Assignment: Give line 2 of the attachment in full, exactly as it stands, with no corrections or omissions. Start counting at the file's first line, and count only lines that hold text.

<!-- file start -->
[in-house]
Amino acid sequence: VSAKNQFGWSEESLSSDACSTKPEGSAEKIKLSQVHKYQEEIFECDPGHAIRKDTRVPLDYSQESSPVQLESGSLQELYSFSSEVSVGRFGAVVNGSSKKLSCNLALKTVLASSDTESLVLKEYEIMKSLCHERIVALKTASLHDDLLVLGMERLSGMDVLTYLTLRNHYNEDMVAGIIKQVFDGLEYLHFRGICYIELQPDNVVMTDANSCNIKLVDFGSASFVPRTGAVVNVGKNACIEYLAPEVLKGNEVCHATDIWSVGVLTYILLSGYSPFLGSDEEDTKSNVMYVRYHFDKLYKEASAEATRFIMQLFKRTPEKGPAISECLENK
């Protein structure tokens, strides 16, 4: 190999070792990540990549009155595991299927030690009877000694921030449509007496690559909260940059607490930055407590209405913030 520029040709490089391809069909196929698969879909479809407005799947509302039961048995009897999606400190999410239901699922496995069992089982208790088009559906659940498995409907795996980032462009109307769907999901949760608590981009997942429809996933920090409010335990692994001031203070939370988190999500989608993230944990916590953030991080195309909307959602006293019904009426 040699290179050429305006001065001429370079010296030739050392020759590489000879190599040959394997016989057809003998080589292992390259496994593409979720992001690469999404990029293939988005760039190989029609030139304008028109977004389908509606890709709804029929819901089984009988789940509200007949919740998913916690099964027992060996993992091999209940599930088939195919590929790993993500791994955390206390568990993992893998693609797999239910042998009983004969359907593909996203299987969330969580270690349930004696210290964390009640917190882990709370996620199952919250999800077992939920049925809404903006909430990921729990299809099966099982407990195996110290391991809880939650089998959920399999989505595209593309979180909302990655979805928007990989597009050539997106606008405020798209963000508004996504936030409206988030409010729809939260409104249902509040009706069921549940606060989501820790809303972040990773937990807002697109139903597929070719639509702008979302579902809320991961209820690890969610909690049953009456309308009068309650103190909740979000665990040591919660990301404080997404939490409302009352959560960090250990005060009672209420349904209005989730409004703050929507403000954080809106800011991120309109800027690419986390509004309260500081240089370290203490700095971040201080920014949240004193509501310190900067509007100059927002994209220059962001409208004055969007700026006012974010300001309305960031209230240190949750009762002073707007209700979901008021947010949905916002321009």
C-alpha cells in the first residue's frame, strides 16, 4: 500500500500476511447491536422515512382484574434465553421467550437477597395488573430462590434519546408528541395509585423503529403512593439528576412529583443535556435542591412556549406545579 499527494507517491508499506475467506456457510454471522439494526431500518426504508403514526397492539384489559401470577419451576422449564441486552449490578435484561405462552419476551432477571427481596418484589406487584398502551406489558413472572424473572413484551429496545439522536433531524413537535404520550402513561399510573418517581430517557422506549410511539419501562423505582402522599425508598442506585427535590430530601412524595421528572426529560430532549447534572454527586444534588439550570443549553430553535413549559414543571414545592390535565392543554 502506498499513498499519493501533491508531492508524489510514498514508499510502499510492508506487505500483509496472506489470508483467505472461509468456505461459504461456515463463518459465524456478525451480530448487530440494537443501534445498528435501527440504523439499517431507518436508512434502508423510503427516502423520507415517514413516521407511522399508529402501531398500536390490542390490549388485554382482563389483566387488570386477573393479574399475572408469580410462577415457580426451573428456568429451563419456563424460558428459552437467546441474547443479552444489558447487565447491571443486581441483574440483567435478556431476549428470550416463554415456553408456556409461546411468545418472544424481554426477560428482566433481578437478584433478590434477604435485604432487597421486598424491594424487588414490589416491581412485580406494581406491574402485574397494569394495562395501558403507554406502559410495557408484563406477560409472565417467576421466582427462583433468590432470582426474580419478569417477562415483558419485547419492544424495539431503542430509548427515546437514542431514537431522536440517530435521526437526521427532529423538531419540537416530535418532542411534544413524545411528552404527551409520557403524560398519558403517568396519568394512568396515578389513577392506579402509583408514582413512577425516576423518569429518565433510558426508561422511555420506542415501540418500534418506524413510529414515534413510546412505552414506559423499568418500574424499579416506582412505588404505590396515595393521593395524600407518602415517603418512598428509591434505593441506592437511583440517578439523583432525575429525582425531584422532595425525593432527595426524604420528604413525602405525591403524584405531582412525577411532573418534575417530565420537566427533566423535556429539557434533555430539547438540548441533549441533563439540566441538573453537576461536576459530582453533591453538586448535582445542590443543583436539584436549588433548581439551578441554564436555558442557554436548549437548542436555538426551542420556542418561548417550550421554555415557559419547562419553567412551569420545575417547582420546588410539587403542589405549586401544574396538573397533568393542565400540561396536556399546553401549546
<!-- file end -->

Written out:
Amino acid sequence: VSAKNQFGWSEESLSSDACSTKPEGSAEKIKLSQVHKYQEEIFECDPGHAIRKDTRVPLDYSQESSPVQLESGSLQELYSFSSEVSVGRFGAVVNGSSKKLSCNLALKTVLASSDTESLVLKEYEIMKSLCHERIVALKTASLHDDLLVLGMERLSGMDVLTYLTLRNHYNEDMVAGIIKQVFDGLEYLHFRGICYIELQPDNVVMTDANSCNIKLVDFGSASFVPRTGAVVNVGKNACIEYLAPEVLKGNEVCHATDIWSVGVLTYILLSGYSPFLGSDEEDTKSNVMYVRYHFDKLYKEASAEATRFIMQLFKRTPEKGPAISECLENK